"Our contribution to this book is a chapter in which we study Greenpeace’s 'Save the Arctic' campaign, and how it was received in three Arctic states, Greenland, Russia and Norway between 2011 and 2014. Greenpeace was seeking an audience that reached far beyond the Arctic, with the aim of bringing to light the environmental risks that link the Arctic to the rest of the world. Yet when we consider the reactions by the various states targeted, we find an inherent clash with this largely global focus, as the states jostled to reaffirm their own national priorities in the region. In our contribution we describe how the confrontation between Greenpeace and the three states unfolded and how these interventions reveal an underlying struggle over the broad question of what should be sustained in the Arctic, or perhaps more accurately, what has priority with regard to sustainability" - Kirsti Stuvøy.
Chapter in The Politics of Sustainability in the Arctic by Hannes Gerhardt, Berit Kristoffersen and Kirsti Stuvøy.
About the book (from the publisher Routledge)
The Politics of Sustainability in the Arctic argues that sustainability is a political concept because it defines and shapes competing visions of the future. In current Arctic affairs, prominent stakeholders agree that development needs to be sustainable, but there is no agreement over what it is that needs to be sustained. In original conservationist discourse, the environment was the sole referent object of sustainability; however, as sustainability discourses have expanded, the concept has been linked to an increasing number of referent objects, such as society, economy, culture, and identity.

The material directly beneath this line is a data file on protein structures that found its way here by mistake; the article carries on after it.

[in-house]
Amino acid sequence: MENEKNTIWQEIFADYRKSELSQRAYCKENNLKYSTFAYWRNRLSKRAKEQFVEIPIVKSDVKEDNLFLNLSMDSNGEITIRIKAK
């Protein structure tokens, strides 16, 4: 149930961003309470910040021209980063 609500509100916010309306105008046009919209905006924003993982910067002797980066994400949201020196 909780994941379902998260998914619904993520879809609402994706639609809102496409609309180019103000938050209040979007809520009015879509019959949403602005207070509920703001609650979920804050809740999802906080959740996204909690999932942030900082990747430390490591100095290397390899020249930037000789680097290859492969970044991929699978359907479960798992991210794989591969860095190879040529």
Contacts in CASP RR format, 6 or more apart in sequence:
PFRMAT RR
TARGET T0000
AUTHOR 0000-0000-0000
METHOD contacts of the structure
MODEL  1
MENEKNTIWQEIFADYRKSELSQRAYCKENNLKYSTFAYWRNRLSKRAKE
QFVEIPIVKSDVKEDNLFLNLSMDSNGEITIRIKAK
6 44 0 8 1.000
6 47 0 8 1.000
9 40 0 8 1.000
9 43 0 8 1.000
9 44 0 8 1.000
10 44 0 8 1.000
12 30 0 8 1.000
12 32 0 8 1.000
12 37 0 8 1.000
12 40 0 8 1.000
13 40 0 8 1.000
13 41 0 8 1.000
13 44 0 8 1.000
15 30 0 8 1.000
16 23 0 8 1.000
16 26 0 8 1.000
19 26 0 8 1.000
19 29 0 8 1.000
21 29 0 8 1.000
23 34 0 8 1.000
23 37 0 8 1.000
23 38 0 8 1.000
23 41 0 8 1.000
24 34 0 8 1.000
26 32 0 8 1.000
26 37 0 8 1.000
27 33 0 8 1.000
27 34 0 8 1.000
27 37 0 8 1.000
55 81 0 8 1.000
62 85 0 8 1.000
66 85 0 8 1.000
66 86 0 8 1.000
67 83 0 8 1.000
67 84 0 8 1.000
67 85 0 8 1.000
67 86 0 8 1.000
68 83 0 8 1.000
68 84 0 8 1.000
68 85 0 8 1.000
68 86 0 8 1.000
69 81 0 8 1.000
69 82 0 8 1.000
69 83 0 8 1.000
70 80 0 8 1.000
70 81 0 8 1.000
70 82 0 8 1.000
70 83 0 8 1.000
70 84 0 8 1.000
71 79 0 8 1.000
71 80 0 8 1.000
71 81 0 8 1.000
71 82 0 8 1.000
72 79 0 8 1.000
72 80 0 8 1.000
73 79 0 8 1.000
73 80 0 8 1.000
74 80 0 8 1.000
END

This book sets out a theoretical framework for understanding and analysing sustainability as a political concept, and provides a comprehensive empirical investigation of Arctic sustainability discourses. Presenting a range of case studies from Greenland, Norway, Canada, Russia, Iceland, and Alaska, the chapters in this volume analyse the concept of sustainability and how actors are employing and contesting this concept in specific regions within the Arctic. In doing so, the book demonstrates how sustainability is being given new meanings in the postcolonial Arctic and what the political implications are for postcoloniality, nature, and development more broadly.
Beyond those interested in the Arctic, this book will also be of great value to students and scholars of sustainability, sustainable development, and identity and environmental politics.